I’ve made this trip before, but we got stopped so short on the way that we never actually made it to the basin. That’s why when my friend Ashley mentioned that she wanted to go camping, I immediately suggested Amethyst Basin. At 13.5 miles round trip, the hike could be made in a long day, but we made the decision to spend the night and it was beyond worth it.
July 11, 2014
The forecast was a chance of rain, but the skies were clear (enough) and we were determined so we set out bright and early in the morning. About an hour and a half in, we stopped at Bald Mountain Pass to take in the view and stretch our legs.
Finally arriving at the Christmas Meadows trail head, we rearranged our bags, took a selfie, and we were off!
Not too long into the hike, the thunder started. As the storm was rolling in we frantically grabbed for our ponchos; we weren’t going to let a little rain deter us.
As we worked on putting our packs back on we saw a moose cross the trail in front of us. It was moving too fast to get a picture, and it disappeared completely upon entering the trees. It was a very peaceful moment.
Up until this point, the trail was fairly easy. There were only a few mud holes to climb around and for the most part there was very little elevation gain. This only lasted about two miles though, because once we hit Ostler Fork things got rough.
The hike to Amethyst Basin is about 6.5 miles long. During that 6 and a half miles there is a 2000 foot elevation gain – much of which is condensed into a single grueling mile just after the fork. Pair that with a raging thunder storm and it makes for one hell of a hike.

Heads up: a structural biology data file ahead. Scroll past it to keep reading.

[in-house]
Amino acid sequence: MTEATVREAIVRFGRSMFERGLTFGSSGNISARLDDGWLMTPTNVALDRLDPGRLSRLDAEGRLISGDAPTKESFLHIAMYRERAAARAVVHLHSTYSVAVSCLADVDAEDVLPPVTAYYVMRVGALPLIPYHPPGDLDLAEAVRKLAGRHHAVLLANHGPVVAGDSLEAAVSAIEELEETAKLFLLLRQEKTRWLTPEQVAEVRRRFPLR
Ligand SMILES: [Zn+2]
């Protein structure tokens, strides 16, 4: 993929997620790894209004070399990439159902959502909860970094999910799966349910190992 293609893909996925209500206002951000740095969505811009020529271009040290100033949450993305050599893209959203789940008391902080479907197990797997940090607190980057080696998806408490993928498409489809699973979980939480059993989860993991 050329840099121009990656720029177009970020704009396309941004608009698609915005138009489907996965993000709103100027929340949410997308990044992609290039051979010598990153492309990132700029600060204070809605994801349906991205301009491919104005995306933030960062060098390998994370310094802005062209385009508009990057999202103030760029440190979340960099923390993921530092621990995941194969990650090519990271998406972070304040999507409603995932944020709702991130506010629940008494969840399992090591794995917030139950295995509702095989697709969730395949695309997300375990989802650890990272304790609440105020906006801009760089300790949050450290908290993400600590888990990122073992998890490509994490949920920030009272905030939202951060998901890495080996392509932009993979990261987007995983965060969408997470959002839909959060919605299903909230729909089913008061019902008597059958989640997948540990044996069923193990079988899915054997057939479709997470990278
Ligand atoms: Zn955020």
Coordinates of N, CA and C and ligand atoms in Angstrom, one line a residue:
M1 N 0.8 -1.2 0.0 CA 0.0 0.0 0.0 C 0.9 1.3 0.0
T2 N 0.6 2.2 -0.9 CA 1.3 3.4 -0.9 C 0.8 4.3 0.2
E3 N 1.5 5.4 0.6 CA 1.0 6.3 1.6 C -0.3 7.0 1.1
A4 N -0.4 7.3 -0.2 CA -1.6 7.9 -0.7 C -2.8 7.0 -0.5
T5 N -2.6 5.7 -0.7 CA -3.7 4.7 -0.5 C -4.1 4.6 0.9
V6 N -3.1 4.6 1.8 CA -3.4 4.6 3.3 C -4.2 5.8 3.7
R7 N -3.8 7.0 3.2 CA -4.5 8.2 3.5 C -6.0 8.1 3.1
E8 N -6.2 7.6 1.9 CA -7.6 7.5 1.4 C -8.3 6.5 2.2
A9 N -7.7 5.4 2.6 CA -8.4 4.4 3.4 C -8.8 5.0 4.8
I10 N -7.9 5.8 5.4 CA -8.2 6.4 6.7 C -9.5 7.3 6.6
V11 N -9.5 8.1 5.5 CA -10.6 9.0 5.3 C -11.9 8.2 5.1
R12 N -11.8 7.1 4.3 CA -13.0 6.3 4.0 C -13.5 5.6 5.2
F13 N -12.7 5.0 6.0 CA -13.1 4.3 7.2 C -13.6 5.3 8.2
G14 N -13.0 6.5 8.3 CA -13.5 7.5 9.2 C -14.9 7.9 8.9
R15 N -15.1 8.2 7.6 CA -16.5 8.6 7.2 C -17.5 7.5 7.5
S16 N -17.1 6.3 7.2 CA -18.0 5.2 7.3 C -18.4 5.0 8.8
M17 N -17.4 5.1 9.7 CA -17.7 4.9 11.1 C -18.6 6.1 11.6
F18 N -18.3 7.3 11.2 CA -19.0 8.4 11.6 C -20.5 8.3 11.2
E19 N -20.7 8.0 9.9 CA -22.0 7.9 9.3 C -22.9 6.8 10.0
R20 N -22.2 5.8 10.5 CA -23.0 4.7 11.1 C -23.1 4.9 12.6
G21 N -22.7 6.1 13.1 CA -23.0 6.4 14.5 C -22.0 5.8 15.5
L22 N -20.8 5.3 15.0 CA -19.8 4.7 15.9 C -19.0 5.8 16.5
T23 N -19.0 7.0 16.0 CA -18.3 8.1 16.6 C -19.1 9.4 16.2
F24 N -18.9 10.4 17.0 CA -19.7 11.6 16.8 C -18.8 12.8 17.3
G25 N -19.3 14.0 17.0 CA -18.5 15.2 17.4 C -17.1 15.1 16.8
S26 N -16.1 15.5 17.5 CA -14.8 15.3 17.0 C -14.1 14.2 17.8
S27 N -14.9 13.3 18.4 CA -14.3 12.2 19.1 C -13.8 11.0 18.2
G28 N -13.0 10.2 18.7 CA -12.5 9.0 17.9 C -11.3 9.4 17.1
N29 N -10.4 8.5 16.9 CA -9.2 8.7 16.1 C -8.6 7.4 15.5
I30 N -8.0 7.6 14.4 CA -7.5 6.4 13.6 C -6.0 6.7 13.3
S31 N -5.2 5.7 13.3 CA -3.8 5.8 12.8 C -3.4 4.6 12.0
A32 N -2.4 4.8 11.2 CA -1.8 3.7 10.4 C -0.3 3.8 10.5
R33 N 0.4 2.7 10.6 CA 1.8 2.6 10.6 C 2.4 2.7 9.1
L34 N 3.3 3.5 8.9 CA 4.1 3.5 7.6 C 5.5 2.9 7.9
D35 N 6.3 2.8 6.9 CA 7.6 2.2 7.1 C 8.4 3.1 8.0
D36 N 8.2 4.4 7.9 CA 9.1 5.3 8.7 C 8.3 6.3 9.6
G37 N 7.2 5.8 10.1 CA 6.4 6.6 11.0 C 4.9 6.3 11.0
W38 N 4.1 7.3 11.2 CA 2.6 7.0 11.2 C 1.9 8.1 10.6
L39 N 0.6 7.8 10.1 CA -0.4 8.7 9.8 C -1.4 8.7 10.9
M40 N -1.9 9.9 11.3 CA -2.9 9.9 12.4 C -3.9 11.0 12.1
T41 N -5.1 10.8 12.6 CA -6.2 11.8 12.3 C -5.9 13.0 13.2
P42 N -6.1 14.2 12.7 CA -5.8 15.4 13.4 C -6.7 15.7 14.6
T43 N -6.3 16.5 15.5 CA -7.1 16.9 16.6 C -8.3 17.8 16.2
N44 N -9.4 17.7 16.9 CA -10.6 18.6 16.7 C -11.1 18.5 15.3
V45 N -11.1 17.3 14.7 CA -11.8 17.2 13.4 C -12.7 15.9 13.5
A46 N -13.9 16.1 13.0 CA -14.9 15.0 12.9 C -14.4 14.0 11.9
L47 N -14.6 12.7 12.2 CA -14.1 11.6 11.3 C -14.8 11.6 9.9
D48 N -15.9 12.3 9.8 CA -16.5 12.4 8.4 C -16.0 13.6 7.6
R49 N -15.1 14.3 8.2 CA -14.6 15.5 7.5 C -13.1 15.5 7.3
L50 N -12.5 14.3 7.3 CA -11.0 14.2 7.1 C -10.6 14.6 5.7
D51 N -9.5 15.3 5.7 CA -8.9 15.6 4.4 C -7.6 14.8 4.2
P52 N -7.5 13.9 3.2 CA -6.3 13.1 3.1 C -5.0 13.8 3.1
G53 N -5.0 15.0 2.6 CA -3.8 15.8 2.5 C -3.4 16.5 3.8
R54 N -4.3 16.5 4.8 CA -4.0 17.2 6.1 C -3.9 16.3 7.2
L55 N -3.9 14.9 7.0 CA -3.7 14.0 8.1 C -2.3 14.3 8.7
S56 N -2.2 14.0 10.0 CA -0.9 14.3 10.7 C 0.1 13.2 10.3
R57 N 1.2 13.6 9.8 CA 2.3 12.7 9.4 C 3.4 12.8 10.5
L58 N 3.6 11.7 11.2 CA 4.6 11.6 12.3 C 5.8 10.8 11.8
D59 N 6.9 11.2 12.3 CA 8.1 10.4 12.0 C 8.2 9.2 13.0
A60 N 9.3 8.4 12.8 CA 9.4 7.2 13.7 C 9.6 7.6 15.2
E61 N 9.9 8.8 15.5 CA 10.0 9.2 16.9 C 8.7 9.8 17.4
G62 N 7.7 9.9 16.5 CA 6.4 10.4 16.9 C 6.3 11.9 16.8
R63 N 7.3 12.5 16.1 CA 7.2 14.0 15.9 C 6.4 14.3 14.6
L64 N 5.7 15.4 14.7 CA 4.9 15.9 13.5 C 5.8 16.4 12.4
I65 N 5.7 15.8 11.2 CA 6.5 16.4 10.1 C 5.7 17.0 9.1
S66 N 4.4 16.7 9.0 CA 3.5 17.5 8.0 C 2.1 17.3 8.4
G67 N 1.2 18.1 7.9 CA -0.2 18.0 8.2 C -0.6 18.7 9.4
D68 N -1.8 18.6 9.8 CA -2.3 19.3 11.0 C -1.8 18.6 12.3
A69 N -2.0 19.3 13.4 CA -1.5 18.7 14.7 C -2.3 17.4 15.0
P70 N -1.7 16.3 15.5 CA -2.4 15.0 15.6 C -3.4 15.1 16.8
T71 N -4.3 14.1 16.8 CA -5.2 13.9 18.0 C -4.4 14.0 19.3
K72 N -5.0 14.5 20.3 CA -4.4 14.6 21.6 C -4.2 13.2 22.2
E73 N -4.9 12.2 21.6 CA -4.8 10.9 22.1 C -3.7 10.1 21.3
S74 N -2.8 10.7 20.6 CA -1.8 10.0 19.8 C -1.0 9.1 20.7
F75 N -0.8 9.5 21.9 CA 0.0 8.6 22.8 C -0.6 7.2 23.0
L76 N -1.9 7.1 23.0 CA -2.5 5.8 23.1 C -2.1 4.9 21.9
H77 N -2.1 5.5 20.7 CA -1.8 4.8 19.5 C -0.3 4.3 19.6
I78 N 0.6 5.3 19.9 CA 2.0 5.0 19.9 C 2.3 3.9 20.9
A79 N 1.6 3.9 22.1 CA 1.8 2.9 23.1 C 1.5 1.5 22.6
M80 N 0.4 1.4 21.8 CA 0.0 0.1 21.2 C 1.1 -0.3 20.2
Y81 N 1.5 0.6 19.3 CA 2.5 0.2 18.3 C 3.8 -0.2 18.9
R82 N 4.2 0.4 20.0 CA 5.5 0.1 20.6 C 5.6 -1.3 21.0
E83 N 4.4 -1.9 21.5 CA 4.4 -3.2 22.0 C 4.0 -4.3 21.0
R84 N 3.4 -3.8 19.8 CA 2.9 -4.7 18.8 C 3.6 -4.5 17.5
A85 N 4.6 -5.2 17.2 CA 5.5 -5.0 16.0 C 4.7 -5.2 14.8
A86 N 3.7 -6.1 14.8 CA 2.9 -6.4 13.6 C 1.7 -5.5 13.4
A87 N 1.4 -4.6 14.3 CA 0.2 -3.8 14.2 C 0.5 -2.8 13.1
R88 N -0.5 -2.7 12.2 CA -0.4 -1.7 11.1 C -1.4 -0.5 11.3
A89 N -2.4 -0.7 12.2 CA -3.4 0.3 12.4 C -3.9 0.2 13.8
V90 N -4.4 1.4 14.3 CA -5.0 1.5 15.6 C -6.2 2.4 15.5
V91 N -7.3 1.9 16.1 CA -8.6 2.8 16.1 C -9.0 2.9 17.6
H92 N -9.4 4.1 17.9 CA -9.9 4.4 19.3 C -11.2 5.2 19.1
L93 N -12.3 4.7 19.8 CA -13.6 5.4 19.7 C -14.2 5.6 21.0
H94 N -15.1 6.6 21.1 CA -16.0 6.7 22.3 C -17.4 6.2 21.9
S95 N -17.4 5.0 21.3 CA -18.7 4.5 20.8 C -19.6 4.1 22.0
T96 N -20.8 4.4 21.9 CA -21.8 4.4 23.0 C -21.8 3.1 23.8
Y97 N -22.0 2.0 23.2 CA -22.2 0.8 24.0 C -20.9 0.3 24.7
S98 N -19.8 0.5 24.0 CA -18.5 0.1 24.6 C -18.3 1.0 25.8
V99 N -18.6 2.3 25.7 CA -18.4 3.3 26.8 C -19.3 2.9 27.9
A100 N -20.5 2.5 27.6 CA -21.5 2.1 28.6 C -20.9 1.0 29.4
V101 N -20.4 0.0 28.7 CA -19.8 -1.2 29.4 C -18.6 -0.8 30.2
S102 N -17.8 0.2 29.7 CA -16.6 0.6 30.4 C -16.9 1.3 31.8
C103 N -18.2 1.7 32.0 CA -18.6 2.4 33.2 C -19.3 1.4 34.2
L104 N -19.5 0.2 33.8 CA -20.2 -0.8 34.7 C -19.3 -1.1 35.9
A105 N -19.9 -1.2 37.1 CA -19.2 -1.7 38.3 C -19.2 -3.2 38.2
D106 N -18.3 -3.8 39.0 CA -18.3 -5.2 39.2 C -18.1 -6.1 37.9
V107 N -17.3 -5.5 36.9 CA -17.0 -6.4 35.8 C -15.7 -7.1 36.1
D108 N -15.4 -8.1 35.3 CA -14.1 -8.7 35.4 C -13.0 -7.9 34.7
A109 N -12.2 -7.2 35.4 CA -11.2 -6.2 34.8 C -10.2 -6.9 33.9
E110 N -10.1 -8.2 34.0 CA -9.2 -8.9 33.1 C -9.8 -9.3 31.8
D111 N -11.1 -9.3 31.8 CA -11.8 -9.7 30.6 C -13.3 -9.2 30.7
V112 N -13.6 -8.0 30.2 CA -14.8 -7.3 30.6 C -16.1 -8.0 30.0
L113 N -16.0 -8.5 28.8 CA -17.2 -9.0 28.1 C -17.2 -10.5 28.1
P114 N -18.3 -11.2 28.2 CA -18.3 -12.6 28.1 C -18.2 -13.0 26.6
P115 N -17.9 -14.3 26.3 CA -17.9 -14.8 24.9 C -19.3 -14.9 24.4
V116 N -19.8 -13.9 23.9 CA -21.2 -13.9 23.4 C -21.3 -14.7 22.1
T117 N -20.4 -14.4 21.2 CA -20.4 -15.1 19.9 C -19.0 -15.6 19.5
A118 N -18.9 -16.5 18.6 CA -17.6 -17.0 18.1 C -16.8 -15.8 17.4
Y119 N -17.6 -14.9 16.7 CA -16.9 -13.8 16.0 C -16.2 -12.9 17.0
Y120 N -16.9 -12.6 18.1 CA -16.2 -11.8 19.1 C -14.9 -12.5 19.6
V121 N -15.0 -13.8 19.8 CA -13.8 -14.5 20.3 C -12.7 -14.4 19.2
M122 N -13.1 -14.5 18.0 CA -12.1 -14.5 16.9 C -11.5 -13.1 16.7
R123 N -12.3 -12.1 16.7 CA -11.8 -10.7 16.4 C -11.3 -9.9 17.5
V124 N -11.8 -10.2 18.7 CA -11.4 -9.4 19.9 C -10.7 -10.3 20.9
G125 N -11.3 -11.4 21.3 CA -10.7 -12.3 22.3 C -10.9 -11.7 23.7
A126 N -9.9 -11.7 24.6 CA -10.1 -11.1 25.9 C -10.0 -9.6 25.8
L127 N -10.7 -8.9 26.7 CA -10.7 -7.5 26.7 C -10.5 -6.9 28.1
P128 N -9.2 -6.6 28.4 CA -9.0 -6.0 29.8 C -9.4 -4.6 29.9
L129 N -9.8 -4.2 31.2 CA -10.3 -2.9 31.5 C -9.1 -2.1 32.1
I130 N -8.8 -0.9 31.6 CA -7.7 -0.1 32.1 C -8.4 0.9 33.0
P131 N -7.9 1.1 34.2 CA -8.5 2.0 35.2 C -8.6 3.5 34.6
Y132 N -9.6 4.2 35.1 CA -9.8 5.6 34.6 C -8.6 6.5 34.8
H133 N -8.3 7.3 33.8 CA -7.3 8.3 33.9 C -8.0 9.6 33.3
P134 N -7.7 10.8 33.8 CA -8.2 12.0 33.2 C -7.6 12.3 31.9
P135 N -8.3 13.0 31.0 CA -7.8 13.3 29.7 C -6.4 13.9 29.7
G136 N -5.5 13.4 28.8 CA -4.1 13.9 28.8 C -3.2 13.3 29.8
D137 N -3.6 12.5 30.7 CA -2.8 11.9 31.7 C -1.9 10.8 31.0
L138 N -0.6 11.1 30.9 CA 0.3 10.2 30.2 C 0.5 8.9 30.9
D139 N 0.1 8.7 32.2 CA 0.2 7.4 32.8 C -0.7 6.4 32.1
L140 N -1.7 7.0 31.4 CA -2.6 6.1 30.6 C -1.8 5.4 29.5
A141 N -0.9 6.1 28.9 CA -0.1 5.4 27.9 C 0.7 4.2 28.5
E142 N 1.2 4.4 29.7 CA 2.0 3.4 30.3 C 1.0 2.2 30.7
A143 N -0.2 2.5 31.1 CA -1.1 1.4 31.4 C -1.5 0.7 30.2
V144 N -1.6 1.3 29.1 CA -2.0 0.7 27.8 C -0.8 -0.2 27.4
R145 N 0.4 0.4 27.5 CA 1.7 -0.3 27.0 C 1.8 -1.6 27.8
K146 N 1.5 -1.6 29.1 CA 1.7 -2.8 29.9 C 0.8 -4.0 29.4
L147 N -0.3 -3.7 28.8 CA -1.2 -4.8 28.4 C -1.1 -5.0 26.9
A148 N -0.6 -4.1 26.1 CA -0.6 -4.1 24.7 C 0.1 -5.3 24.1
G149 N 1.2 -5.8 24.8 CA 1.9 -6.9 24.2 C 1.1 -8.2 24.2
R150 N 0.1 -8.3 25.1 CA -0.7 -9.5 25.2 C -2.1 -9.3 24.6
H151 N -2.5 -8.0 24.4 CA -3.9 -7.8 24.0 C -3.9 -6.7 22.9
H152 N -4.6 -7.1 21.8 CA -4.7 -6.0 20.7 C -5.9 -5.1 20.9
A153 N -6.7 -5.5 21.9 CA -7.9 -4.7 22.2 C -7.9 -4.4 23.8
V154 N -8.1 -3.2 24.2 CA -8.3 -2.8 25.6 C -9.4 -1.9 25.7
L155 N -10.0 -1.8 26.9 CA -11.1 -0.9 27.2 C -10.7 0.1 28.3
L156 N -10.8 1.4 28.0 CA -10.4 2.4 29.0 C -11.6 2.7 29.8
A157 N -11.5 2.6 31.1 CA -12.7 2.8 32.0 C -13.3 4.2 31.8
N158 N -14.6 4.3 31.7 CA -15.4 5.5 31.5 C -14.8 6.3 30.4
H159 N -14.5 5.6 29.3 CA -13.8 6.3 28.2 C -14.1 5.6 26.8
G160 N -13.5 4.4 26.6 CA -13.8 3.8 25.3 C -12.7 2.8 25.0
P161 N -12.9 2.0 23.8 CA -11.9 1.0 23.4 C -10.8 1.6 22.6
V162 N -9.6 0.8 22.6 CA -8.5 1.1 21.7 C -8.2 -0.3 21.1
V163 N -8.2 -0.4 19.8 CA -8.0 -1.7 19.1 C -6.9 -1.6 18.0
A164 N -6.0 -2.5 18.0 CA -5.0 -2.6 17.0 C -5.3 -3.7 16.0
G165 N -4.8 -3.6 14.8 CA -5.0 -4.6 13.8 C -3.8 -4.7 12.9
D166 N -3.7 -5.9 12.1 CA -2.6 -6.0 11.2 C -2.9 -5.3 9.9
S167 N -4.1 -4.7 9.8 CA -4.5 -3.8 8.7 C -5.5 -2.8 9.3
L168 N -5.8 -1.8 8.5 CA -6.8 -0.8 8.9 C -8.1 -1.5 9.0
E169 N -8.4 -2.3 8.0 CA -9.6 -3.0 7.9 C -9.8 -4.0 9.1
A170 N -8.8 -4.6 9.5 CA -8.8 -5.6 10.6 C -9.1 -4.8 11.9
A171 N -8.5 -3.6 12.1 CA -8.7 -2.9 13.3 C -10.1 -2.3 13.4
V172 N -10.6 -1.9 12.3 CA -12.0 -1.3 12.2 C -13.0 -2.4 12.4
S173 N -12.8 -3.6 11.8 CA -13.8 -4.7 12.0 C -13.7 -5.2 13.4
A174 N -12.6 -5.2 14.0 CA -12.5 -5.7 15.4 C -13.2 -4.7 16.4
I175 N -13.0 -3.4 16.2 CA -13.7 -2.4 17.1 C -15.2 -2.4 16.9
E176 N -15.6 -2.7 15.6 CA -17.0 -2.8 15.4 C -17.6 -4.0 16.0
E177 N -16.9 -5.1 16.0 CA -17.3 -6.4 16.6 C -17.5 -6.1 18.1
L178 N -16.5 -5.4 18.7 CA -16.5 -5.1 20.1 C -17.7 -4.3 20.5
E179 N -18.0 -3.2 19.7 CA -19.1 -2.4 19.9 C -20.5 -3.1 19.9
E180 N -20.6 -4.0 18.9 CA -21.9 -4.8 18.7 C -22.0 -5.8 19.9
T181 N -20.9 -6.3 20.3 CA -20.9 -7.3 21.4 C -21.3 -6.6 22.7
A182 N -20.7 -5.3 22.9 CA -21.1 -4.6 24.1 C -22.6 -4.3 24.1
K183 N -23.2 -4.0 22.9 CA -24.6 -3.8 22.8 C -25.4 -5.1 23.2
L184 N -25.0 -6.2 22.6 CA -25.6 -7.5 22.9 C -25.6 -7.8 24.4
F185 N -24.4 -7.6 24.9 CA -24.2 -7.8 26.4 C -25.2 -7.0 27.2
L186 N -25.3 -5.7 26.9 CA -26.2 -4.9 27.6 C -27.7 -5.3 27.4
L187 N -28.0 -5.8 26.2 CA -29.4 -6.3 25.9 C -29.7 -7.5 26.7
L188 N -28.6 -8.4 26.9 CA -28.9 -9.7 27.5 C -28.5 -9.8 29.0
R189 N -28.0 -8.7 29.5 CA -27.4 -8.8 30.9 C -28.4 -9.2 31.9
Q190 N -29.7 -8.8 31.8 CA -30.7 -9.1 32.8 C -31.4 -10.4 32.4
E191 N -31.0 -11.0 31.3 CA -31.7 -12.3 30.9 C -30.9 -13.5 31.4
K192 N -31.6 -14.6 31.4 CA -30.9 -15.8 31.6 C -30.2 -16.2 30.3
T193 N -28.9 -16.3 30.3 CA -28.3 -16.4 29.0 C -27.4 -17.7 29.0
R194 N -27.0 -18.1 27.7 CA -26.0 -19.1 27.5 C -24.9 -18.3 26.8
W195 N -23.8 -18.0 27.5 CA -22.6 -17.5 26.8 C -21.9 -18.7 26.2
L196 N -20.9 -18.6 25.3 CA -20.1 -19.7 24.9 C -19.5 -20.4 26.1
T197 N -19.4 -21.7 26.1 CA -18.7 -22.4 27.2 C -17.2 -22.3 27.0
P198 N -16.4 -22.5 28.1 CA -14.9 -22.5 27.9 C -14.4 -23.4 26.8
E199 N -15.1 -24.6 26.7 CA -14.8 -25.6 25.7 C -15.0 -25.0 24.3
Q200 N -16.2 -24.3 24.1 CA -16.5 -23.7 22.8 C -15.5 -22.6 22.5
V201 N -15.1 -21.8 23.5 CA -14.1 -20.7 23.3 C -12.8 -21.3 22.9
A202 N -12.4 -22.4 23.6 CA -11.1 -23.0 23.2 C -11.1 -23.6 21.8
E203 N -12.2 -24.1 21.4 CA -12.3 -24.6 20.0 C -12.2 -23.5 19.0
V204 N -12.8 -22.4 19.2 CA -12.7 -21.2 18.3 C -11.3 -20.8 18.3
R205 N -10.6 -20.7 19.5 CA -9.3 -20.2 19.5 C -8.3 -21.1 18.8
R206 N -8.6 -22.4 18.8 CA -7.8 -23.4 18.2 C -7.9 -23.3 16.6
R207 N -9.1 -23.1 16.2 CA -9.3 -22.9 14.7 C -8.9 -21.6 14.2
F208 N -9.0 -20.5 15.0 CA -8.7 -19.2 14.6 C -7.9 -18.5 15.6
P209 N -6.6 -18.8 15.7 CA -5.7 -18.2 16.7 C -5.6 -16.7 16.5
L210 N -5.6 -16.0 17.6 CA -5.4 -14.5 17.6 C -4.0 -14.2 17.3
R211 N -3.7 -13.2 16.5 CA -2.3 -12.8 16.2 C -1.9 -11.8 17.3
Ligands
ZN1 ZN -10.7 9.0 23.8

The nice thing about this part of the hike is the fact that it runs along Ostler Fork, a river cascading down the side of the mountain in truly magnificent fashion.
Finally nearing the top, the rain slowed to a stop and the mountains started peeking through the clouds. It was a magnificent view.
Surprisingly enough, the going didn’t get much easier once the path leveled out. The raging storm caused some streams to overflow, sometimes making the trail into something more akin to a riverbed than a real path. In other places, the forest floor turned into wetland with water several inches deep and mud you could really sink your feet into. We both ended up with muddy shoes and even muddier socks before it was over.
At this point we were more than ready to set up camp in any meadow we could find and just relax until bed time. Passing through several promising meadows, we trudged on to reach the basin.
I can’t express how glad I am that we held out just a little longer. Nearing the top of our last big hill, we looked up to see a mountain with sheer cliff sides appeared directly overhead.
And that was it! We had reached the basin, and the meadow was so picturesque it was almost absurd. Naturally we had to set up camp. We had a great freeze-dried dinner, and sat in our own private meadow as day turned to night.
The moon was out above the meadow, brightly lighting entire scene. Clouds from the storm earlier poured over the mountain and formed as a low-lying mist over the grass and river, revealing the stars high above. It was truly a sight to behold, and quite possibly one of the most beautiful things I’ve experienced in the entire state of Utah. It’s really a shame I didn’t pack my DSLR to capture that perfect night.
Around 2 AM we peeled off our many layers of soggy clothes, changed into dry socks and climbed into our mummy bags to await a (hopefully) dryer morning.
July 12, 2014
Morning came, and overall the day was pretty uneventful. Some light mist hung near the ground and in the trees when we woke up, giving the whole area a surreal wonderland. As we were filtering some water from the nearly 6 foot deep creek, another group of campers emerged from the forest headed home. It was amazing to think that there were others up there, especially considering the extreme solitude we thought we had experienced the night before.